Skip to main content


Showing posts from March, 2010


Checklist Ministries, which was created by our 18 year-old friend Will Scott before he passed away from cancer last May, hosted a rally called Invasion last Saturday. I had the honor and privilege of presenting the Gospel at the rally. We did this in such a way as to enable teens to share their faith in Jesus. We wanted to give them the opportunity to stop what they were doing and text at least one person with the message of the gospel, which means “good news.” I believe the three most common reasons people don’t share their faith are they are hypocrites, they get nervous face to face, and they don’t know what to say. If you live one way at church and another way at school, you know you can’t witness because your life doesn’t back up the message. If that is you, remove that sin from your life and become a witness for God. And the other two excuses are easy to overcome. By texting, emailing, or using Facebook, you can tell someone about Christ without being face to face, and they

All Things To All Men

One of our favorite verses to use in our evangelism methods is where Paul said that he “becomes all things to all men” so that he might “by all means save some (I Corinthians 9:22).” This is certainly a good idea if we keep it in its proper context and application. For example, I remember a time in high school where I knew a kid that loved skateboarding. Being the chicken that I am, I was never a skateboarder. All he would talk about was skating, and I knew none of his lingo. But to help develop a relationship with him (he was new to our church and didn’t know many people), I brushed up on my skating lingo so I could ask if he had done any sick ollies lately (impressed?). This would be like Paul saying “to the skateboarder, I became a skateboarder.” This is effective and necessary. But then there are the people that use this verse to justify doing sinful things in the name of evangelism. The first one that comes to mind is about drinking. Some people will go into the bars to eva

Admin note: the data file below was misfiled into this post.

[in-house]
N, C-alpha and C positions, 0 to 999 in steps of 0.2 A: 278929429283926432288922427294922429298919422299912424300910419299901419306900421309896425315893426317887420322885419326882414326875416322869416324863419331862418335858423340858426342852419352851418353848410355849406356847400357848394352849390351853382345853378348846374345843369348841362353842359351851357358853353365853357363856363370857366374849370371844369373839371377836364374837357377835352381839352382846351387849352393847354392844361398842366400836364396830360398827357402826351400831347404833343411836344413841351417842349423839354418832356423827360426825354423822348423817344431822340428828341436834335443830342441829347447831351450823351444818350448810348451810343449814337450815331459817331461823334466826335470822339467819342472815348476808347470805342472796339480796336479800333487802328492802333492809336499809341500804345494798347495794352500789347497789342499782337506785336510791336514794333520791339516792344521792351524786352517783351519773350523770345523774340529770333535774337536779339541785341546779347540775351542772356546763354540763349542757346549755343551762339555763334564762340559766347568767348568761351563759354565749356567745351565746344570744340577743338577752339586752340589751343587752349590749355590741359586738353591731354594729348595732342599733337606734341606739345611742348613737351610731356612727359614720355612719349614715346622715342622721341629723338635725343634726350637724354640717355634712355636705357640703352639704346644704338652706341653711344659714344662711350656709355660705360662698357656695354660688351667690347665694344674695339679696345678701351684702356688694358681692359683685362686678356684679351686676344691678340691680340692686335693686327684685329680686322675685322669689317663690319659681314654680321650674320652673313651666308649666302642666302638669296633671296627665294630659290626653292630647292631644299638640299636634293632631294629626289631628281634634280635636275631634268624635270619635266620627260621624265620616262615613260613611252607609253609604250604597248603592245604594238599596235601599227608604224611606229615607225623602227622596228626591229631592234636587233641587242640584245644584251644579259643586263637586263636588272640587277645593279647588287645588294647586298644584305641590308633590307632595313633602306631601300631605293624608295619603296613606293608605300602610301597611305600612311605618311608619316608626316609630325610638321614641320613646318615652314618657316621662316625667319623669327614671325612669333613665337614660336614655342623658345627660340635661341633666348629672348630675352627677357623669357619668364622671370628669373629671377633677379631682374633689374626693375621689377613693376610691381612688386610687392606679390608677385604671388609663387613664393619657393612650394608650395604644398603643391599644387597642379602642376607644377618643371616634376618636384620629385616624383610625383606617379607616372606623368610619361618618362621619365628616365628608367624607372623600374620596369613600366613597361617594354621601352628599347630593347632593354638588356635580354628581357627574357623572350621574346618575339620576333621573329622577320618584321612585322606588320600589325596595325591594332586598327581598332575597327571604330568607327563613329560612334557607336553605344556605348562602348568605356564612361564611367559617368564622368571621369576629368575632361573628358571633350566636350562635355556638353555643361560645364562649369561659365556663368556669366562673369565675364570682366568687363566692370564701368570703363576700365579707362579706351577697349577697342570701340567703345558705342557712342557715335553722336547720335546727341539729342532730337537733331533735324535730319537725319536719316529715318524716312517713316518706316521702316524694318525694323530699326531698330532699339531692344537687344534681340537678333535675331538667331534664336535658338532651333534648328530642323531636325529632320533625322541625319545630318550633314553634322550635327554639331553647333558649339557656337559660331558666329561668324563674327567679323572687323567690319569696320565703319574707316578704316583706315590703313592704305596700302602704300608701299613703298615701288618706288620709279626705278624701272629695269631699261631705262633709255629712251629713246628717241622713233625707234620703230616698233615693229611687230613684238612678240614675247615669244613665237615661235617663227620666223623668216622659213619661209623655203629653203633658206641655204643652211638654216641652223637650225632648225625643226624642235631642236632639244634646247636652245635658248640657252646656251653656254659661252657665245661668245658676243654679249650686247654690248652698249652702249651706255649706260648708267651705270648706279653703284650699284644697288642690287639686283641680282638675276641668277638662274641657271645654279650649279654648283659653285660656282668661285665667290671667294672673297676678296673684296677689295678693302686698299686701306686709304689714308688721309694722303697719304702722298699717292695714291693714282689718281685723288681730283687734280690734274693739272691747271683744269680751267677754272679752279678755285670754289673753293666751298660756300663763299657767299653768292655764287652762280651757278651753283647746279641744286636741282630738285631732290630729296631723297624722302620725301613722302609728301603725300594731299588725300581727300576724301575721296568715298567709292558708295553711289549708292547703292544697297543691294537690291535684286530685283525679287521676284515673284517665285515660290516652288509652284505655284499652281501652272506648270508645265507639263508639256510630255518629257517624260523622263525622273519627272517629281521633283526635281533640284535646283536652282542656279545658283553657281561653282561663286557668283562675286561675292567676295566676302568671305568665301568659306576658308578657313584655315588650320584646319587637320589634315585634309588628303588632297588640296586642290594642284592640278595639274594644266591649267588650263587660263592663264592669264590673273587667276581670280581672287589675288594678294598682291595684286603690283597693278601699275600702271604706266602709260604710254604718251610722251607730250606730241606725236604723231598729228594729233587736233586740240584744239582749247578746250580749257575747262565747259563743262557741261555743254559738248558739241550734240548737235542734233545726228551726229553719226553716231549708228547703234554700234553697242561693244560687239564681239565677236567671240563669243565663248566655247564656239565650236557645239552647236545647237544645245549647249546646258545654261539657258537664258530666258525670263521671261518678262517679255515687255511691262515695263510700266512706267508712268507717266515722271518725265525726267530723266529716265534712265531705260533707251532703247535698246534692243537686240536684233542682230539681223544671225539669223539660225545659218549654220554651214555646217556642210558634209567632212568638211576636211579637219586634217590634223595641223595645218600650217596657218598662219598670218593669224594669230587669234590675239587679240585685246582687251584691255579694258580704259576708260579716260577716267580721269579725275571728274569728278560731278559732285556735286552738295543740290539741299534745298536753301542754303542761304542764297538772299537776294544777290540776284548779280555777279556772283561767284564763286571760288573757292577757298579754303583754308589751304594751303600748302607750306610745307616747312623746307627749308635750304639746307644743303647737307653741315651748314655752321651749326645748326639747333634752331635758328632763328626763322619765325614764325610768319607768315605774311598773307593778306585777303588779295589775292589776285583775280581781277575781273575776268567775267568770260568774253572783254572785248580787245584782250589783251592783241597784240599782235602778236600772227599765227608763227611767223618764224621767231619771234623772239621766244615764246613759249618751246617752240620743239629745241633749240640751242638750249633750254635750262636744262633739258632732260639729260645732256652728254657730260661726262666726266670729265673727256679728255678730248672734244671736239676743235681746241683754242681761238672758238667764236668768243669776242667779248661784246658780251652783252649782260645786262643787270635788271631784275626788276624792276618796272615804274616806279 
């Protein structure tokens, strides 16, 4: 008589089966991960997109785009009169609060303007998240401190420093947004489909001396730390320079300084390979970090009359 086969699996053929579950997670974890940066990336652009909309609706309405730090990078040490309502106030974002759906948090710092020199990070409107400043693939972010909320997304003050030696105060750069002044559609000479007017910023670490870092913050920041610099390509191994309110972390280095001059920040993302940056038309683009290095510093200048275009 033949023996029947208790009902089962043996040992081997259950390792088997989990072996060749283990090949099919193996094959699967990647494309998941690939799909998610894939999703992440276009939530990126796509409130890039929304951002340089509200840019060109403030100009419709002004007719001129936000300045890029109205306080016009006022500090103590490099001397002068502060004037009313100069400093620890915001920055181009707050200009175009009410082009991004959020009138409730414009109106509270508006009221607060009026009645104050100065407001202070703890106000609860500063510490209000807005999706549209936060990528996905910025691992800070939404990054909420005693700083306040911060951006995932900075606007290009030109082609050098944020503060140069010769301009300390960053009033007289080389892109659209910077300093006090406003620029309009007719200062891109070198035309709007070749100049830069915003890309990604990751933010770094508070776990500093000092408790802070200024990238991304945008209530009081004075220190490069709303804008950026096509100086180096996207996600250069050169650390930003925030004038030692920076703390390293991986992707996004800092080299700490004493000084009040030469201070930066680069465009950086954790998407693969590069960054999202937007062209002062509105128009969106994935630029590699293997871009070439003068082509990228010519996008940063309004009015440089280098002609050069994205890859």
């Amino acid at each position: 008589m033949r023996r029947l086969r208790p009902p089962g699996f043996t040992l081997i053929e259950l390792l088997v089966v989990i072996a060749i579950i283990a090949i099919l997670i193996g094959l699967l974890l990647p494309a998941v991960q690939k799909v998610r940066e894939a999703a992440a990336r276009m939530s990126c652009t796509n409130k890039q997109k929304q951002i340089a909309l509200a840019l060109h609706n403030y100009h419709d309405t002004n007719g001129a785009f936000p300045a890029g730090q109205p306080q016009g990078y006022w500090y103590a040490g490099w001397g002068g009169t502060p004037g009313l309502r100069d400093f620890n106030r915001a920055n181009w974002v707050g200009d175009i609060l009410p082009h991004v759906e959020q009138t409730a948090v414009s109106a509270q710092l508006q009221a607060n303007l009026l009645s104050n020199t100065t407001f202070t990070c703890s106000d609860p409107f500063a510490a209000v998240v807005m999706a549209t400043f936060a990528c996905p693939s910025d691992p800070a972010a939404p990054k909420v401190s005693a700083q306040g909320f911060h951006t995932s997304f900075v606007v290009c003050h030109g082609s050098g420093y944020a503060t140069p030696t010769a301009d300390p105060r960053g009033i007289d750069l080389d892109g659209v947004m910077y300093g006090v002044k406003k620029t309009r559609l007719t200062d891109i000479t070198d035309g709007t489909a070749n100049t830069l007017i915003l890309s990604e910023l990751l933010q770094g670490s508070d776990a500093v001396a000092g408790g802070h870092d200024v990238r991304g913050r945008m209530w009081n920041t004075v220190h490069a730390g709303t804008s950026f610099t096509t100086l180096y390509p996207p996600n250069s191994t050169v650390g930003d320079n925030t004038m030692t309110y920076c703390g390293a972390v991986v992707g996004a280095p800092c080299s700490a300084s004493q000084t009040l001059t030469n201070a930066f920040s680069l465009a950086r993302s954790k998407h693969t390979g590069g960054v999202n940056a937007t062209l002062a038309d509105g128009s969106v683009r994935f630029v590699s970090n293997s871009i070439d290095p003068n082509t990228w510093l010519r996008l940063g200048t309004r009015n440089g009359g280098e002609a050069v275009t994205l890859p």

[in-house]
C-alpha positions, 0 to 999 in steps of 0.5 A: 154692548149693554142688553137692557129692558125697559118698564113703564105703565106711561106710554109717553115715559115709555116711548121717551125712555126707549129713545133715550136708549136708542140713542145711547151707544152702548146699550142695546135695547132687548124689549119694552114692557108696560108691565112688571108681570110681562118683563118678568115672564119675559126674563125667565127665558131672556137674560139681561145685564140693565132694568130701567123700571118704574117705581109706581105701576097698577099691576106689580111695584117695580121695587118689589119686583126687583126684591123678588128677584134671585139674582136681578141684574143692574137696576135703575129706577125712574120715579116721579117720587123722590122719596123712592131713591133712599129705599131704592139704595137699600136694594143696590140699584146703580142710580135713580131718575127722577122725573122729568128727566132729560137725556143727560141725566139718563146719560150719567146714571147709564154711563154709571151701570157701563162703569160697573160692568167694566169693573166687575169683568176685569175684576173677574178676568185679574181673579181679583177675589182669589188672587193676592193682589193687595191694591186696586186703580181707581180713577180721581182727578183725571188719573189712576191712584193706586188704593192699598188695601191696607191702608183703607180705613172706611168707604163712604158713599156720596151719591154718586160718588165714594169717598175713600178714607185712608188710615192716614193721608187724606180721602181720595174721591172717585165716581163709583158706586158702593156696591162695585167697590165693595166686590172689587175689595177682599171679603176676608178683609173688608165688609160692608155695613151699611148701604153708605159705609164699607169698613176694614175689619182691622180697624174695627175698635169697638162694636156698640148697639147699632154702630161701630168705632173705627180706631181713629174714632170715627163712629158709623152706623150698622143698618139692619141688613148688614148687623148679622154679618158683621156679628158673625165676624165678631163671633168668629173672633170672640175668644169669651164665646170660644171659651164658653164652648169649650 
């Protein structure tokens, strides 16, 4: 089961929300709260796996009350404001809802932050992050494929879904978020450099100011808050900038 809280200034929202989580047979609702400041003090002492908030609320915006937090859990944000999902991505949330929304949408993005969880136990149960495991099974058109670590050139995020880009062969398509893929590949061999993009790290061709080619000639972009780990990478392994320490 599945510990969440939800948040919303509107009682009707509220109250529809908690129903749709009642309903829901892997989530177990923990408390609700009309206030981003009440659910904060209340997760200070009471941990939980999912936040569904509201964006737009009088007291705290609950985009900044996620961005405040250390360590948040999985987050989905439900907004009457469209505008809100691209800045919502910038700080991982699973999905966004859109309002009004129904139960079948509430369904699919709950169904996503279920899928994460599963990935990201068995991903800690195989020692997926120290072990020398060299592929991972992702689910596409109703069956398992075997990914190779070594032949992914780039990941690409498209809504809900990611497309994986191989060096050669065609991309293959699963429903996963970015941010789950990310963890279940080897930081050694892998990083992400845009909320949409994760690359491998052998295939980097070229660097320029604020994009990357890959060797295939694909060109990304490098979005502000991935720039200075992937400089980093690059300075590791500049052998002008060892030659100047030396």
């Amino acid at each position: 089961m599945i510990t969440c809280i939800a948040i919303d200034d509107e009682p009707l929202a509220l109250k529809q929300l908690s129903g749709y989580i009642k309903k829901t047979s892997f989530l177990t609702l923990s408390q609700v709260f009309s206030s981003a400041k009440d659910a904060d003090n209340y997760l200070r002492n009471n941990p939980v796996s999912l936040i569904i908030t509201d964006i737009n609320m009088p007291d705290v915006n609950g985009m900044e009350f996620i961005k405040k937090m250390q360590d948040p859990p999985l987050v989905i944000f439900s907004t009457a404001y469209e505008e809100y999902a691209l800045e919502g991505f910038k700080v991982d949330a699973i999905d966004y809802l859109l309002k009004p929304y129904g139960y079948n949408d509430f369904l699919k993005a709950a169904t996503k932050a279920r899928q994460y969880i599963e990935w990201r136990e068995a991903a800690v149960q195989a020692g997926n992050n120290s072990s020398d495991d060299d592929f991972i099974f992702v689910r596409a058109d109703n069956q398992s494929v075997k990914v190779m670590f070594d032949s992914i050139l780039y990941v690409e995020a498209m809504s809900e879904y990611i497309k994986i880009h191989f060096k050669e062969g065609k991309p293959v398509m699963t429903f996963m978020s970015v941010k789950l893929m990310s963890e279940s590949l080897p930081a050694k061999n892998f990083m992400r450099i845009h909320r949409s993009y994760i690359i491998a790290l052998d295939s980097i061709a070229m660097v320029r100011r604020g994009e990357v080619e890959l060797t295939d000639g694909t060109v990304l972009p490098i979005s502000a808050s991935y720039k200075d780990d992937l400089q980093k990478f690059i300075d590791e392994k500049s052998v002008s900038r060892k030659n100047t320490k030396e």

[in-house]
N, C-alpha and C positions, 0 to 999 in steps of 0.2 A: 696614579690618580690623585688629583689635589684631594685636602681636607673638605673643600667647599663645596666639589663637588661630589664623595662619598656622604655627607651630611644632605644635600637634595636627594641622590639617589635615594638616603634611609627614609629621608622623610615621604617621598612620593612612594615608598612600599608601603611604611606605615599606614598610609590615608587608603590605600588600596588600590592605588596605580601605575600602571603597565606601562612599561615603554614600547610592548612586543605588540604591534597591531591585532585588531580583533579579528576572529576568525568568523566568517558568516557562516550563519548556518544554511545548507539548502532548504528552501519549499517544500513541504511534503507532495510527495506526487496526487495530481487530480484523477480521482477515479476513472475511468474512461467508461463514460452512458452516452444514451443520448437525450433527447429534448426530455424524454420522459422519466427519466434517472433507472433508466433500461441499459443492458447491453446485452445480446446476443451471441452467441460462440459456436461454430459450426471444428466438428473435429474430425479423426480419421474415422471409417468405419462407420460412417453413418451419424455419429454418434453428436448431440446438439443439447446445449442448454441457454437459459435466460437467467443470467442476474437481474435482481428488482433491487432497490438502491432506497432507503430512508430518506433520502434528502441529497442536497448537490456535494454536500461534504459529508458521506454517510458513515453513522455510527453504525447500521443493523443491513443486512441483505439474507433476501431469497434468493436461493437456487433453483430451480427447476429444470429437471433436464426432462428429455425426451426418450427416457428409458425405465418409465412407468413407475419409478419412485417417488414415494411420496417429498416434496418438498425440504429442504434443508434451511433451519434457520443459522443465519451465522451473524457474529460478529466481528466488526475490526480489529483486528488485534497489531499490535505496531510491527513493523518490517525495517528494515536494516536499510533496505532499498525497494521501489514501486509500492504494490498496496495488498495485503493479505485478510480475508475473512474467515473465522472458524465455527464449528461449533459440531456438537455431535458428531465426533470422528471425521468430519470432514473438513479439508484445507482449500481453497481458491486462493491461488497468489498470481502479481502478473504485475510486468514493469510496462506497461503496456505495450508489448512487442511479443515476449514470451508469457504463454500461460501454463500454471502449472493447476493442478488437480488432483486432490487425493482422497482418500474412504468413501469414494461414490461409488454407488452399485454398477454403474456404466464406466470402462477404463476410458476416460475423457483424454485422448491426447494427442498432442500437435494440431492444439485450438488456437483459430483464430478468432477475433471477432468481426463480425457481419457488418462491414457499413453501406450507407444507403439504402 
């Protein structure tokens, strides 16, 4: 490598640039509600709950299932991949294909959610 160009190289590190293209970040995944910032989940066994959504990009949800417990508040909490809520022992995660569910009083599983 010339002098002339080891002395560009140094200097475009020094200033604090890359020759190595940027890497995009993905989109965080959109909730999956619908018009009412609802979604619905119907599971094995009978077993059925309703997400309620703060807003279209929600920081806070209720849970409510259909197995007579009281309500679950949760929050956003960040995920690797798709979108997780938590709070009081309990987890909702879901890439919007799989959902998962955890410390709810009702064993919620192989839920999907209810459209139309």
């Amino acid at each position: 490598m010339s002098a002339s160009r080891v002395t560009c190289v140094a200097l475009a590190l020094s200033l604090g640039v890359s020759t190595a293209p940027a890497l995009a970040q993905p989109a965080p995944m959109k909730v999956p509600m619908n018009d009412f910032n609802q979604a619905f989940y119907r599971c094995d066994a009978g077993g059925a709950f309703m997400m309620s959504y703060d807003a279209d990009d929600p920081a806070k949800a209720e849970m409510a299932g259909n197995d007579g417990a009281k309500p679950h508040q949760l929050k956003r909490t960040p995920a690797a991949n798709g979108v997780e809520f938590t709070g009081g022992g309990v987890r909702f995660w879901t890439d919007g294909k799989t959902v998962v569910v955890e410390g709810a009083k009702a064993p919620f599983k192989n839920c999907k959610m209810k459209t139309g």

“Preach the gospel at all times, and when necessary, use words.” St. Francis of Assisi is given credit for this famous quote (although that exact phrasing does not appear in any of his writings), and a lot of people would think that this is a great philosophy. His actual quote was that everyone should “preach by their deeds.” Preaching with our deeds is not just a strategy, it is a necessity. We are commanded all through the Scriptures to let our light shine and be a peculiar people. People should be able to look at our lives and see that we are Christians. They should see the love of Christ readily on display, and thus feel compelled to live their lives in the same way. The sermon that we should preach with our lives is a sermon of love, joy, peace, patience, self-control, forgiveness, conviction, etc. But this idea that has emerged that says we should ONLY preach with our deeds is a heresy straight from the devil himself. Think about it: who is the one that does not want you